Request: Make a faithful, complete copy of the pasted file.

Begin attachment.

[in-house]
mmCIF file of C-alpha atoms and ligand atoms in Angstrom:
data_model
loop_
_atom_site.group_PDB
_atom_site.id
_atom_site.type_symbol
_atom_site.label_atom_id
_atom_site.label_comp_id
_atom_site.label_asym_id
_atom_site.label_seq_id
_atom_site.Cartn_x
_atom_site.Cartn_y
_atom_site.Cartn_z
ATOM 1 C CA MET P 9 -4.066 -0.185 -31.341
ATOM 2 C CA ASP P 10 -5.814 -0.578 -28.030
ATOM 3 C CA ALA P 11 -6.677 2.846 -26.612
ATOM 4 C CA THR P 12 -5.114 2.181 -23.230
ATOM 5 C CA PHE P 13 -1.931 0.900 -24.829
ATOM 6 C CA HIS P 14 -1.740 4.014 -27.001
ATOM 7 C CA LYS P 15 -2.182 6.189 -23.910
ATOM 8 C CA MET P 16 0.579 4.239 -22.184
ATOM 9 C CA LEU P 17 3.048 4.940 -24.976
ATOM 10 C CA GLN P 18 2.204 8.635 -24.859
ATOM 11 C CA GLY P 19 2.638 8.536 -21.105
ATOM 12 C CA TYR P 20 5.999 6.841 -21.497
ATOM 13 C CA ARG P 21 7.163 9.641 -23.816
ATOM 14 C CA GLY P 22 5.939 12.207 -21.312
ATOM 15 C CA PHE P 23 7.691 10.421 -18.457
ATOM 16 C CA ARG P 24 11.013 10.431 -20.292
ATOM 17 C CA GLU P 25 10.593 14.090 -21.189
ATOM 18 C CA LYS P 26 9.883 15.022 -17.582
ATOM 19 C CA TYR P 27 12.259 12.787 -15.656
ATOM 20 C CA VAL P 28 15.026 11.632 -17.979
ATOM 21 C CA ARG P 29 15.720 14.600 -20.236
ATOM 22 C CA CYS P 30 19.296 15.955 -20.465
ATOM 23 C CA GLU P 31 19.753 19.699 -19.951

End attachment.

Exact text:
[in-house]
mmCIF file of C-alpha atoms and ligand atoms in Angstrom:
data_model
loop_
_atom_site.group_PDB
_atom_site.id
_atom_site.type_symbol
_atom_site.label_atom_id
_atom_site.label_comp_id
_atom_site.label_asym_id
_atom_site.label_seq_id
_atom_site.Cartn_x
_atom_site.Cartn_y
_atom_site.Cartn_z
ATOM 1 C CA MET P 9 -4.066 -0.185 -31.341
ATOM 2 C CA ASP P 10 -5.814 -0.578 -28.030
ATOM 3 C CA ALA P 11 -6.677 2.846 -26.612
ATOM 4 C CA THR P 12 -5.114 2.181 -23.230
ATOM 5 C CA PHE P 13 -1.931 0.900 -24.829
ATOM 6 C CA HIS P 14 -1.740 4.014 -27.001
ATOM 7 C CA LYS P 15 -2.182 6.189 -23.910
ATOM 8 C CA MET P 16 0.579 4.239 -22.184
ATOM 9 C CA LEU P 17 3.048 4.940 -24.976
ATOM 10 C CA GLN P 18 2.204 8.635 -24.859
ATOM 11 C CA GLY P 19 2.638 8.536 -21.105
ATOM 12 C CA TYR P 20 5.999 6.841 -21.497
ATOM 13 C CA ARG P 21 7.163 9.641 -23.816
ATOM 14 C CA GLY P 22 5.939 12.207 -21.312
ATOM 15 C CA PHE P 23 7.691 10.421 -18.457
ATOM 16 C CA ARG P 24 11.013 10.431 -20.292
ATOM 17 C CA GLU P 25 10.593 14.090 -21.189
ATOM 18 C CA LYS P 26 9.883 15.022 -17.582
ATOM 19 C CA TYR P 27 12.259 12.787 -15.656
ATOM 20 C CA VAL P 28 15.026 11.632 -17.979
ATOM 21 C CA ARG P 29 15.720 14.600 -20.236
ATOM 22 C CA CYS P 30 19.296 15.955 -20.465
ATOM 23 C CA GLU P 31 19.753 19.699 -19.951